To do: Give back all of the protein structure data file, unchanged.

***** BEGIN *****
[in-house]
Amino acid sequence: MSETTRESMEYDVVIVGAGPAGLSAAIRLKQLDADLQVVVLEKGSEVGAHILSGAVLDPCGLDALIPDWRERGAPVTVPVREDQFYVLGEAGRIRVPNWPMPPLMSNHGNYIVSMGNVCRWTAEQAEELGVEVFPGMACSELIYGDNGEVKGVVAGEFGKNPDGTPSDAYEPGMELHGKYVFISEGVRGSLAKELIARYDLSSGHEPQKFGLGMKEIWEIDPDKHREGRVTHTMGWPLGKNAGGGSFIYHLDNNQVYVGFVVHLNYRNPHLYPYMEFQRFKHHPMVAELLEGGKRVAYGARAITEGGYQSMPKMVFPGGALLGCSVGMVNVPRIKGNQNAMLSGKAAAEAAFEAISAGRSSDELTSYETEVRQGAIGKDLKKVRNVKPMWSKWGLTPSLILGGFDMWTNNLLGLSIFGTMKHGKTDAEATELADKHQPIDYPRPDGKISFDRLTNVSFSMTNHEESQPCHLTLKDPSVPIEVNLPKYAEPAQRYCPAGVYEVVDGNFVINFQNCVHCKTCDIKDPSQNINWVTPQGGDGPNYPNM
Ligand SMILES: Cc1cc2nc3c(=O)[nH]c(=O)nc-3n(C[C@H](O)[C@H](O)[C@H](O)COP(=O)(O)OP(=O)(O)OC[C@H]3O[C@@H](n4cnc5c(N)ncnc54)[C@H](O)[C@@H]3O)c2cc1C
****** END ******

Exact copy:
[in-house]
Amino acid sequence: MSETTRESMEYDVVIVGAGPAGLSAAIRLKQLDADLQVVVLEKGSEVGAHILSGAVLDPCGLDALIPDWRERGAPVTVPVREDQFYVLGEAGRIRVPNWPMPPLMSNHGNYIVSMGNVCRWTAEQAEELGVEVFPGMACSELIYGDNGEVKGVVAGEFGKNPDGTPSDAYEPGMELHGKYVFISEGVRGSLAKELIARYDLSSGHEPQKFGLGMKEIWEIDPDKHREGRVTHTMGWPLGKNAGGGSFIYHLDNNQVYVGFVVHLNYRNPHLYPYMEFQRFKHHPMVAELLEGGKRVAYGARAITEGGYQSMPKMVFPGGALLGCSVGMVNVPRIKGNQNAMLSGKAAAEAAFEAISAGRSSDELTSYETEVRQGAIGKDLKKVRNVKPMWSKWGLTPSLILGGFDMWTNNLLGLSIFGTMKHGKTDAEATELADKHQPIDYPRPDGKISFDRLTNVSFSMTNHEESQPCHLTLKDPSVPIEVNLPKYAEPAQRYCPAGVYEVVDGNFVINFQNCVHCKTCDIKDPSQNINWVTPQGGDGPNYPNM
Ligand SMILES: Cc1cc2nc3c(=O)[nH]c(=O)nc-3n(C[C@H](O)[C@H](O)[C@H](O)COP(=O)(O)OP(=O)(O)OC[C@H]3O[C@@H](n4cnc5c(N)ncnc54)[C@H](O)[C@@H]3O)c2cc1C